Search

You searched for: Content Type Working Paper Remove constraint Content Type: Working Paper Publishing Institution Kellogg Institute for International Studies Remove constraint Publishing Institution: Kellogg Institute for International Studies Political Geography Argentina Remove constraint Political Geography: Argentina Publication Year within 25 Years Remove constraint Publication Year: within 25 Years Topic Democratization Remove constraint Topic: Democratization
Number of results to display per page

Search Results

  • Author: Rodrigo Zarazaga
  • Publication Date: 04-2014
  • Content Type: Working Paper
  • Institution: Kellogg Institute for International Studies
  • Abstract: Previous works on vote-buying have highlighted that an informational advantage allows party machines to efficiently distribute discretionary transfers to voters. However, the microfoundations that allow party machines to electorally exploit their informational advantage have not yet been elucidated. The probabilistic model in this paper provides the microfounded mechanism that explains how party machines translate their informational advantage into more efficient allocation of discretionary transfers and win elections with higher probabilities than their contenders. Furthermore, its probabilistic design allows the model to account for why party machines target their own supporters with discretionary transfers. In-depth interviews with 120 brokers from Argentina motivate the model.
  • Topic: Corruption, Democratization, Development, Politics
  • Political Geography: Argentina
  • Author: Tiffany Barnes
  • Publication Date: 03-2014
  • Content Type: Working Paper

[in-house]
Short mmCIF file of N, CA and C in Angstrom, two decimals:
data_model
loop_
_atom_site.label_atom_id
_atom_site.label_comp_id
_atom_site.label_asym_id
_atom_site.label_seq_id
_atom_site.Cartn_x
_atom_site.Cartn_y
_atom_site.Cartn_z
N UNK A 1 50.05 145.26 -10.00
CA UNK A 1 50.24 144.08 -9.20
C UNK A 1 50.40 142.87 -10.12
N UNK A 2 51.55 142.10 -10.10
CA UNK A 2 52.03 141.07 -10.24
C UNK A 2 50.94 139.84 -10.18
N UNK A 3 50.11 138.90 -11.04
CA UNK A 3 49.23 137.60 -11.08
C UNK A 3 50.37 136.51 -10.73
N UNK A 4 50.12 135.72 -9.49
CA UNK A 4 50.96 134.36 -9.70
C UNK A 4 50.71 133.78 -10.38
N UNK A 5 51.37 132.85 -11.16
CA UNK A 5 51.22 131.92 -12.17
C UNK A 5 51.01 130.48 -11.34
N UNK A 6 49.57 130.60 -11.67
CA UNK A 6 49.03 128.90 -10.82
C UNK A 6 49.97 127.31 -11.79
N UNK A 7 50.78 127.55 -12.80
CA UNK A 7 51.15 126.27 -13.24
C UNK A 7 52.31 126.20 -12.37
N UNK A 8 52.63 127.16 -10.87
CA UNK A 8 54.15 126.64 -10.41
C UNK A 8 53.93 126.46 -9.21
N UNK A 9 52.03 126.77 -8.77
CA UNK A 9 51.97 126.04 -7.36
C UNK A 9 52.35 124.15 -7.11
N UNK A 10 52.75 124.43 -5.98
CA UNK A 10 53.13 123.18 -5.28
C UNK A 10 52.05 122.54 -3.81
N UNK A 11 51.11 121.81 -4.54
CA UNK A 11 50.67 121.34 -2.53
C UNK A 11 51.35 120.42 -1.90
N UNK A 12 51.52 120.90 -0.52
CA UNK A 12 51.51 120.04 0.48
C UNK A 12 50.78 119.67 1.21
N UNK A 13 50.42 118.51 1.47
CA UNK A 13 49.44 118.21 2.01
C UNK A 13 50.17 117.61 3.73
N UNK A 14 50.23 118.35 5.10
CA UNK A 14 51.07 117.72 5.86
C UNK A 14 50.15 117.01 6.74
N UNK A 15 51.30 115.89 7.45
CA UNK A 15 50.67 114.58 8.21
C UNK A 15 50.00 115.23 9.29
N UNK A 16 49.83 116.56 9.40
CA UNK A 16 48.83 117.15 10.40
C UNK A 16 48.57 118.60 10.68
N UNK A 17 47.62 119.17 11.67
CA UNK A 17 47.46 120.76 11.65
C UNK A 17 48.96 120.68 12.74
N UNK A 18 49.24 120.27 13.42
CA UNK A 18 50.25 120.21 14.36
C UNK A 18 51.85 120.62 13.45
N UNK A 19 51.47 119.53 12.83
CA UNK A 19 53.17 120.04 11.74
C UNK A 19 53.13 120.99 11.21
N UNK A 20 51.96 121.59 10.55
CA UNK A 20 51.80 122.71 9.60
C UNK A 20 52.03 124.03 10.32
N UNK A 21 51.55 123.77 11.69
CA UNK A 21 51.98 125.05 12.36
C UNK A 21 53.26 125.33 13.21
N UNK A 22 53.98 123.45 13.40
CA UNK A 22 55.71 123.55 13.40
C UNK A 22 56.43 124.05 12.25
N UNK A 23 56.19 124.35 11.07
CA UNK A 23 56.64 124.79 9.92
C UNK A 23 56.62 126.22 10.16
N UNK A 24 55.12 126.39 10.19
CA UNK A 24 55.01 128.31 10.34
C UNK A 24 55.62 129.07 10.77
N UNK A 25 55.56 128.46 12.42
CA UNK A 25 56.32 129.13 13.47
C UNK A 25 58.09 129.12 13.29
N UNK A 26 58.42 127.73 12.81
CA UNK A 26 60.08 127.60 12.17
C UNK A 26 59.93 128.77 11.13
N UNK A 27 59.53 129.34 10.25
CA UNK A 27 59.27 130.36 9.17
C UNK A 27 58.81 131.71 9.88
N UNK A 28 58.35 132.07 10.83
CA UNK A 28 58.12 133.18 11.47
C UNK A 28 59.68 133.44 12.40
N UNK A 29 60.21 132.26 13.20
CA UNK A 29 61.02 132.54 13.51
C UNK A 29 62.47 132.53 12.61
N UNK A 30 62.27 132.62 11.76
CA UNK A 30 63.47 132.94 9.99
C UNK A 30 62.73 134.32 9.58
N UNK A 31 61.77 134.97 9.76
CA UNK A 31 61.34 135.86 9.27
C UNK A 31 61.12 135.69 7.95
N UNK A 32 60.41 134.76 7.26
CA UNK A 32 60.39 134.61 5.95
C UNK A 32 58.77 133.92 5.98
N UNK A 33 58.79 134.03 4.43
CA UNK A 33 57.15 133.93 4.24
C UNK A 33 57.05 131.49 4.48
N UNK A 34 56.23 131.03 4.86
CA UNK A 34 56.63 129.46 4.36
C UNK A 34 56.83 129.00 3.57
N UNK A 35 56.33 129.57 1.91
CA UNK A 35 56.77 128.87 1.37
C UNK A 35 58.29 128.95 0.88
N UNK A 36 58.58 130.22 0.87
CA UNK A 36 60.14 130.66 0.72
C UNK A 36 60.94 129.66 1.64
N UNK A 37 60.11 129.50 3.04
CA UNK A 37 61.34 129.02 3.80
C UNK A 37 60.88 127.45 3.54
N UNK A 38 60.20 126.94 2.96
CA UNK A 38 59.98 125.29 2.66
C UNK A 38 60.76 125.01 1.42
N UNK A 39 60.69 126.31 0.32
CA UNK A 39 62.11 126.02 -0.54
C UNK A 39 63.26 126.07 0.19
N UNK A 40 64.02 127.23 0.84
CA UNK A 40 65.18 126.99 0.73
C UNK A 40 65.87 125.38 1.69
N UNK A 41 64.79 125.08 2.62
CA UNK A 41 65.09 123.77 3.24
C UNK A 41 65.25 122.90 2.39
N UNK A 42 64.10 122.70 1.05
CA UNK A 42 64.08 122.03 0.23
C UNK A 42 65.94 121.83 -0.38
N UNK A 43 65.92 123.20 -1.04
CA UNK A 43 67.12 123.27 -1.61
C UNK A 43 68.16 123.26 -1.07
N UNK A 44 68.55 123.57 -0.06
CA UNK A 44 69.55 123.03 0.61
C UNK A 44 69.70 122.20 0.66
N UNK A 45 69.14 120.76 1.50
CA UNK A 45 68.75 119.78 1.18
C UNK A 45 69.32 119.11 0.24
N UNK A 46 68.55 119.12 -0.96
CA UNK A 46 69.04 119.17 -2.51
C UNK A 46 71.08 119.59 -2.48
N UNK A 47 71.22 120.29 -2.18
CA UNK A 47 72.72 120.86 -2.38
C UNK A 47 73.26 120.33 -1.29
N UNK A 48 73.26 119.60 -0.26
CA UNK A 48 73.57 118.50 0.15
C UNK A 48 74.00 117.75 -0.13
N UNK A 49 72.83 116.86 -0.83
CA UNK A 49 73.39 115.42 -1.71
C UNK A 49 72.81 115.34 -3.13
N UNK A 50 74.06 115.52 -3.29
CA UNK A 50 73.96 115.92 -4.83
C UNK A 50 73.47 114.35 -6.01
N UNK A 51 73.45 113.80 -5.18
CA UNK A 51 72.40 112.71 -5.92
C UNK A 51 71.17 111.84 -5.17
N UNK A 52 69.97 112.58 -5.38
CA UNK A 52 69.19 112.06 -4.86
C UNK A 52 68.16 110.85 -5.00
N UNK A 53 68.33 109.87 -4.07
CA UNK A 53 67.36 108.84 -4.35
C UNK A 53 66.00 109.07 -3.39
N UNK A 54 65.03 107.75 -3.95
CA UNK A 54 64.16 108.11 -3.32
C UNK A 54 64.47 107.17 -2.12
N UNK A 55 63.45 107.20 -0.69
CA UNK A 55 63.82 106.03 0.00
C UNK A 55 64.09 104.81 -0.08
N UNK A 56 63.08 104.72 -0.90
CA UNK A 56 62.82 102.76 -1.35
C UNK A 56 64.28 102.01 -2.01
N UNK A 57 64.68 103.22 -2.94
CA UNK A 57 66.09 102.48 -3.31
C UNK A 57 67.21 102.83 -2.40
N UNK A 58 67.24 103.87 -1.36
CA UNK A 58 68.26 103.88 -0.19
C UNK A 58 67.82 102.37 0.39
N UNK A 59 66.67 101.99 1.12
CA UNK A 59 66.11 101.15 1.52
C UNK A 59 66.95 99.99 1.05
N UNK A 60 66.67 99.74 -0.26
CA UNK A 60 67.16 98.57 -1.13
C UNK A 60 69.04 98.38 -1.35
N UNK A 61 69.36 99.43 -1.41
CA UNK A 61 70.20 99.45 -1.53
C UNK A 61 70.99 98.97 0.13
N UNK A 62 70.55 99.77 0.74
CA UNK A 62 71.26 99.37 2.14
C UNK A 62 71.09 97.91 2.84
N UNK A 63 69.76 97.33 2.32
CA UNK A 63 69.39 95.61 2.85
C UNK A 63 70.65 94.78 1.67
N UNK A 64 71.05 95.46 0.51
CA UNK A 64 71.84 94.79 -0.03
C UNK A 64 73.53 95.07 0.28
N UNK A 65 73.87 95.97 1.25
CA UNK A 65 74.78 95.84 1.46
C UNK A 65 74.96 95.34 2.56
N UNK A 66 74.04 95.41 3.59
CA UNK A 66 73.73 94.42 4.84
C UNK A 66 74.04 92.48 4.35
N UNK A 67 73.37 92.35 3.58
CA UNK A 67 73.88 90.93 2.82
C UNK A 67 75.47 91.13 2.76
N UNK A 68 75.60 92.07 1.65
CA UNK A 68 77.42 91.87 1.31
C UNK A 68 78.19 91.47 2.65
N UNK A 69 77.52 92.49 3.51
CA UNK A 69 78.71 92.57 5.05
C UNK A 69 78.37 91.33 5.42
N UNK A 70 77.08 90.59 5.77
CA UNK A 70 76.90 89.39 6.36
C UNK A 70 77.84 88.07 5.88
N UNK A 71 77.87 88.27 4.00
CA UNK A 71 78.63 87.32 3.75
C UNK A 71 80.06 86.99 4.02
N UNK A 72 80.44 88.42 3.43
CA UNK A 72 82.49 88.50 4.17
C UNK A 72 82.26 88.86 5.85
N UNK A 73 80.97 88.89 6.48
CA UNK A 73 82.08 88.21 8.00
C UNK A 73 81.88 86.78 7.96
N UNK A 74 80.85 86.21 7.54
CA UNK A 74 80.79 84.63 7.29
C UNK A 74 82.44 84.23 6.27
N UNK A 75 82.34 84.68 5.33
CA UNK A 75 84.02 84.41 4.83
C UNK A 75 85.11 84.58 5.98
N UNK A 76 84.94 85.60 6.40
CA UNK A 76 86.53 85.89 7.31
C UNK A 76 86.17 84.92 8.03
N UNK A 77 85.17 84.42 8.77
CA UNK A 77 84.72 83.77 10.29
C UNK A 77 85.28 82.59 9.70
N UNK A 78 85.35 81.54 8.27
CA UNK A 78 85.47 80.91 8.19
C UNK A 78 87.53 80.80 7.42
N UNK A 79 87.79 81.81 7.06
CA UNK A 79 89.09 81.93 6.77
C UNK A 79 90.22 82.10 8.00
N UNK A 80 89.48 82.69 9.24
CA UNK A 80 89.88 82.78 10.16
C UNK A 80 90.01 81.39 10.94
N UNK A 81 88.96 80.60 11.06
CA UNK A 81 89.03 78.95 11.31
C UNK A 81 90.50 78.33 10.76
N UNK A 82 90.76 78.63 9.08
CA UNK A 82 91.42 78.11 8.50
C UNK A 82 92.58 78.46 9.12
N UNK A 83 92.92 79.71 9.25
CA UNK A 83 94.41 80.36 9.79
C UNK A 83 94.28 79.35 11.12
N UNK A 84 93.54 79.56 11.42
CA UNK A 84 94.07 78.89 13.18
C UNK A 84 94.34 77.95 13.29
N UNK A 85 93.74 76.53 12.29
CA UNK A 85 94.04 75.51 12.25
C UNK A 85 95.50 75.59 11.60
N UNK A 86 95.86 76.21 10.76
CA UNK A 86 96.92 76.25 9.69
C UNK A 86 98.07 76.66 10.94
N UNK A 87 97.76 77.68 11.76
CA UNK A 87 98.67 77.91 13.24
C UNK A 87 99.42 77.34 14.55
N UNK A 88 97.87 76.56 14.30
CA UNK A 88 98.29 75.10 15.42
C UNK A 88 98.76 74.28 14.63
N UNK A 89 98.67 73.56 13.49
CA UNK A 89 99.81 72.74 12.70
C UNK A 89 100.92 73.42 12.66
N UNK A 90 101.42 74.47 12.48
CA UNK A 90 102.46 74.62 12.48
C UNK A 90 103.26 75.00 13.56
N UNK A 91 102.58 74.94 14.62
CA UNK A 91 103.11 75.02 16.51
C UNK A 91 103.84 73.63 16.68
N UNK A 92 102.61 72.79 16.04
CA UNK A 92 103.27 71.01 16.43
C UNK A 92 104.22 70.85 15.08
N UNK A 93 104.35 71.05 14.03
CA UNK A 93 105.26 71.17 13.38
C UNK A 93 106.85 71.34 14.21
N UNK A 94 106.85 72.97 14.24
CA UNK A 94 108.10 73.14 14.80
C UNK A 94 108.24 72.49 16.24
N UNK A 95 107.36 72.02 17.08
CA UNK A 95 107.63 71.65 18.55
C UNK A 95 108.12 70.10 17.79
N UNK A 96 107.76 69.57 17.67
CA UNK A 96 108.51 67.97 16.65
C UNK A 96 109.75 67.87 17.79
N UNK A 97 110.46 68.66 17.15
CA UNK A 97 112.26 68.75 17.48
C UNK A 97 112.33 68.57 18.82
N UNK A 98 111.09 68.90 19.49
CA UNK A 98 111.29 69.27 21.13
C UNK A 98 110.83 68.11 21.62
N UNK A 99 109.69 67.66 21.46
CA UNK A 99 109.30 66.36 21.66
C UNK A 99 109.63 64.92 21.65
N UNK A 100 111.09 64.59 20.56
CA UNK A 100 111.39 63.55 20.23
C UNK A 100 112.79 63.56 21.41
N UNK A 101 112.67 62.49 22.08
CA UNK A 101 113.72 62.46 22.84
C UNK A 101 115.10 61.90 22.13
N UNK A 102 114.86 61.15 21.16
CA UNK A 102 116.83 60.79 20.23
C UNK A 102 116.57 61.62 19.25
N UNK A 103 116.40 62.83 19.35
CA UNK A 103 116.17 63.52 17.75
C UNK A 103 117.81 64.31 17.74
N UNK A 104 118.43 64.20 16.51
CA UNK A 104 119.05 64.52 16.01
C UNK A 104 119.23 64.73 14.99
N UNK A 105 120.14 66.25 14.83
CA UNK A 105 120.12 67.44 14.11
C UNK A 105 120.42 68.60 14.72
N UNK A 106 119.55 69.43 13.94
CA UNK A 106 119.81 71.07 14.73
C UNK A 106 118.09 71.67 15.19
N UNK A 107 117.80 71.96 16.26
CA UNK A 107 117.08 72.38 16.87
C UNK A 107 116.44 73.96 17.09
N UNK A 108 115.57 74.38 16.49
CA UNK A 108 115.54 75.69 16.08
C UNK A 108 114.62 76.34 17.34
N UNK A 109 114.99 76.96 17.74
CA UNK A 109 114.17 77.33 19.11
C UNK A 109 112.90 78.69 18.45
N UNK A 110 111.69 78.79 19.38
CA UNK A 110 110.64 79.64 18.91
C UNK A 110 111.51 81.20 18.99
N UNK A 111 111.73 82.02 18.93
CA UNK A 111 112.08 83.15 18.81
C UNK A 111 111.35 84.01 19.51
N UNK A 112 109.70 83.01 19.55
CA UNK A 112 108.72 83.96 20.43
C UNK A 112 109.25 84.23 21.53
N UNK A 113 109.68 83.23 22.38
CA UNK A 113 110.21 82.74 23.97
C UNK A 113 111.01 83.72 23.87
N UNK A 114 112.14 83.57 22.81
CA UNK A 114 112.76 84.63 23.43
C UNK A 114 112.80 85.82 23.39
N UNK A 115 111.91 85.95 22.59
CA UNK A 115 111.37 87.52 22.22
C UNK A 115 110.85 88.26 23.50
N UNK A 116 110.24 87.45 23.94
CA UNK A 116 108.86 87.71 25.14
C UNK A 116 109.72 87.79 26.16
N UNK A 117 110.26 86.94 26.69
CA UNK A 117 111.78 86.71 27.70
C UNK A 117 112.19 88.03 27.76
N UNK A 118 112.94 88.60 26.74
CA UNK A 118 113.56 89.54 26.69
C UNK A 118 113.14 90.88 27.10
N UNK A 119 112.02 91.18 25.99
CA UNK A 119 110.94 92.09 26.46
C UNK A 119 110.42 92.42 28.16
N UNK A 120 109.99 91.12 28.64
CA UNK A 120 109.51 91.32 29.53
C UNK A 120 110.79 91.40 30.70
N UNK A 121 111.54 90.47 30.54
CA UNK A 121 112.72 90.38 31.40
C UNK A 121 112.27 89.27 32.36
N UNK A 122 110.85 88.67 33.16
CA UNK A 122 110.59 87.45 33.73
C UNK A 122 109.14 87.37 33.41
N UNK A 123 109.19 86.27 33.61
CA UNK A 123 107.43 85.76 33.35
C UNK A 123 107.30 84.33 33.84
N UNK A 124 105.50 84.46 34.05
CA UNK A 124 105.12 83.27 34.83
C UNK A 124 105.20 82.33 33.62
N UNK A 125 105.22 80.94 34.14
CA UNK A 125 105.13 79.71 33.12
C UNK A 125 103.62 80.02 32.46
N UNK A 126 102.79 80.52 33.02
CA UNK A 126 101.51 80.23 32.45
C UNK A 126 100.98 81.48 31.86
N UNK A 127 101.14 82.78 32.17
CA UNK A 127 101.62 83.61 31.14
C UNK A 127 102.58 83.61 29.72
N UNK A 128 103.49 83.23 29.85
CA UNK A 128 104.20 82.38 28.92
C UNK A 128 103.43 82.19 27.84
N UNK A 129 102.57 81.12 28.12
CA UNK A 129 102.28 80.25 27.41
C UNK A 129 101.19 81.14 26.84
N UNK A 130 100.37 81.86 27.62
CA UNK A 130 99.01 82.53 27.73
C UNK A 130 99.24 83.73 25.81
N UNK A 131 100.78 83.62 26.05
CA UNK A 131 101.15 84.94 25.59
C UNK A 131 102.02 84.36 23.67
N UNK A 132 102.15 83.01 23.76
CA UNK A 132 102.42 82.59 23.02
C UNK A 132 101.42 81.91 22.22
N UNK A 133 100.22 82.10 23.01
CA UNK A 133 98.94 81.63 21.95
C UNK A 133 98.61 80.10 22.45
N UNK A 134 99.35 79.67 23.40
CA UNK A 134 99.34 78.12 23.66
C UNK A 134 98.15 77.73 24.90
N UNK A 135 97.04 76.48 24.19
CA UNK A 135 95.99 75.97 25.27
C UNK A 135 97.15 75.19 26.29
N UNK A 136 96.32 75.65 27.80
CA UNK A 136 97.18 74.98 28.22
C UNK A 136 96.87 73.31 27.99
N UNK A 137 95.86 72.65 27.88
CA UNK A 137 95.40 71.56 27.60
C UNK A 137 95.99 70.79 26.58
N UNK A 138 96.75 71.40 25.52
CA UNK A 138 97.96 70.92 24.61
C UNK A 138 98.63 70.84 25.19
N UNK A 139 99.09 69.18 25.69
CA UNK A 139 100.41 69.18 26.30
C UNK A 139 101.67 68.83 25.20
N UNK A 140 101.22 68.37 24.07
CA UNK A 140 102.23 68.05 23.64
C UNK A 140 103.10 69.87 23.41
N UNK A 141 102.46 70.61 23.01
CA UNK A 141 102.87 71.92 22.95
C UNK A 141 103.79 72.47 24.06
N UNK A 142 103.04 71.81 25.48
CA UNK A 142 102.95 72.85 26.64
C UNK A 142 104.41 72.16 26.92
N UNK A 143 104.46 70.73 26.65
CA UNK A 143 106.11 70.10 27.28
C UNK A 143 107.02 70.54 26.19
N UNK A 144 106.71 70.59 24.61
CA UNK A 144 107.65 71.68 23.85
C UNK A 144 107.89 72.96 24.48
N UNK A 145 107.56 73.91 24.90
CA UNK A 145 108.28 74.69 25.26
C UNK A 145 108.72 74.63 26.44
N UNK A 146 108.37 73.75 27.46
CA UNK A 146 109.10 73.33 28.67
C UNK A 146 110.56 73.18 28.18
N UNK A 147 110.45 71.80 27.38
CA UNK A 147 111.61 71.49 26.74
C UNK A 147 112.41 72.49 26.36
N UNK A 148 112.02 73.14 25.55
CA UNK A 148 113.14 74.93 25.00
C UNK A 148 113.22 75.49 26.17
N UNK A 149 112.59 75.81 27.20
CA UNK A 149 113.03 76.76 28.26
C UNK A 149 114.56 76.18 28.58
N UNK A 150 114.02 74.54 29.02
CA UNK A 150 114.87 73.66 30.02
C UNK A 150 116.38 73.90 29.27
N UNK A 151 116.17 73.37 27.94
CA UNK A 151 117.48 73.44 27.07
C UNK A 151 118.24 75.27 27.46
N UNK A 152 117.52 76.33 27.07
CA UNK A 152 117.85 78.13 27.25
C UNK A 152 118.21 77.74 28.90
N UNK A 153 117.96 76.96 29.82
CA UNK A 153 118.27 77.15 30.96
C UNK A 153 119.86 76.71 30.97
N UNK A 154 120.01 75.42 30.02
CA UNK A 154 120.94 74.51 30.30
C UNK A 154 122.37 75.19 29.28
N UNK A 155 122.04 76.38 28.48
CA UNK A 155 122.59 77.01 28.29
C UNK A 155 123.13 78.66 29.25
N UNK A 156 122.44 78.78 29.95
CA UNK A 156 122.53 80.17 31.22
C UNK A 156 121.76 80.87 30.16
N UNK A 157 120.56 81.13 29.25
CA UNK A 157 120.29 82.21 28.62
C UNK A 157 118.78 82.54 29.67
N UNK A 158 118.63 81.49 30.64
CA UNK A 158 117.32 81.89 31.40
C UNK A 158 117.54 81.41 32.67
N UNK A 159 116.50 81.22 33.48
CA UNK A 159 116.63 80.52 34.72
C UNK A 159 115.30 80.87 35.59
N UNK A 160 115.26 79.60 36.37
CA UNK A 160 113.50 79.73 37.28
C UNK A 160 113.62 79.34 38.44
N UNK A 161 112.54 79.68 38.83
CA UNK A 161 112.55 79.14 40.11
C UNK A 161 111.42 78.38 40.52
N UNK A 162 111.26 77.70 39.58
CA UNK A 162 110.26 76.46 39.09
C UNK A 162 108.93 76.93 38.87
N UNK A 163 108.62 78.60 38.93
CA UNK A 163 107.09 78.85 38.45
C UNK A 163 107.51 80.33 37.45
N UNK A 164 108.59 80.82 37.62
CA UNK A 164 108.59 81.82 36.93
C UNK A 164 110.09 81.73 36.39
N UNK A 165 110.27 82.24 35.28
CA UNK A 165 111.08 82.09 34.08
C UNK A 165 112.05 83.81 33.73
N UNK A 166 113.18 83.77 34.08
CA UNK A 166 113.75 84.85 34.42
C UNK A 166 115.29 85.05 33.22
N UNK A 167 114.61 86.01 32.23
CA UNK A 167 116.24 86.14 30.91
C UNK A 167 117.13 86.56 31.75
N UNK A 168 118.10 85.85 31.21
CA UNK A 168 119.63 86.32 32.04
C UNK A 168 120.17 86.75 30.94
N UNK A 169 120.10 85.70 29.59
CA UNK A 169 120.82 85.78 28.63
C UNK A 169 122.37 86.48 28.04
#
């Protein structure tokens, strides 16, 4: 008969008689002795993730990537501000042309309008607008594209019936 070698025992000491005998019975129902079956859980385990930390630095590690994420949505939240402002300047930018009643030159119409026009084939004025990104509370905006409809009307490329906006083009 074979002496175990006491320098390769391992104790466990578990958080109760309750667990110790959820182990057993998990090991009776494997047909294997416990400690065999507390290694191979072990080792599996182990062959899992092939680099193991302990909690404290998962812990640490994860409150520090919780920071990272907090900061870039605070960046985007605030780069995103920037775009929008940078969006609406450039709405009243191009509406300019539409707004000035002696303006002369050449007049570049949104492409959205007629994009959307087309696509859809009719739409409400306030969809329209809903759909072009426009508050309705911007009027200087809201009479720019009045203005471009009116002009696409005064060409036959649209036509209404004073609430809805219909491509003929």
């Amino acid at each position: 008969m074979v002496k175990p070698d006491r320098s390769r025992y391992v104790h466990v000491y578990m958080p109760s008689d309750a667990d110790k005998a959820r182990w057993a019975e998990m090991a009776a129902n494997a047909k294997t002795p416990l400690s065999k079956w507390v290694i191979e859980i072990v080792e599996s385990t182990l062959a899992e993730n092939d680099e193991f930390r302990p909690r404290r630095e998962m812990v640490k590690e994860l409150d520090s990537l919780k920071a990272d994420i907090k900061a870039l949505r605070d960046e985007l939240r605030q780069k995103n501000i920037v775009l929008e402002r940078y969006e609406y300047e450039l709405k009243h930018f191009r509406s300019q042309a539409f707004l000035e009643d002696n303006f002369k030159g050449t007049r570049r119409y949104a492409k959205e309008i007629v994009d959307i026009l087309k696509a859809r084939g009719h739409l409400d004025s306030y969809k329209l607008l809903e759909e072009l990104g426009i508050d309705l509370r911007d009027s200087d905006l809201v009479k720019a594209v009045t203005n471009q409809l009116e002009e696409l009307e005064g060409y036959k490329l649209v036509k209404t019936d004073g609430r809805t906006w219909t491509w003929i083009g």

• Institution: Kellogg Institute for International Studies
  • Abstract: Over the last two decades a large number of countries worldwide have adopted a gender quota to increase women's political representation in the legislature. While quotas are designed to achieve equality in legislative power and decision-making, it is unclear if electing more women to legislative office is sufficient to accomplish institutional incorporation. Once women are elected to office, are they being incorporated into the legislative body and gaining their own political power, or are they being marginalized? Using an original data set that tracks committee appointments in the twenty-two Argentine legislative chambers over an eighteen-year period, I evaluate the extent to which women have access to powerful committee appointments—beyond traditional women's domains committees—and how women's access to committee appointments changes over time. I hypothesize that while women may initially be sidelined, as they gain more experience in the legislature they may overcome institutional barriers and develop institutional knowledge that will better equip them to work within the system to gain access to valuable committee appointments.
  • Topic: Democratization, Development, Gender Issues, Politics
  • Political Geography: Argentina, Latin America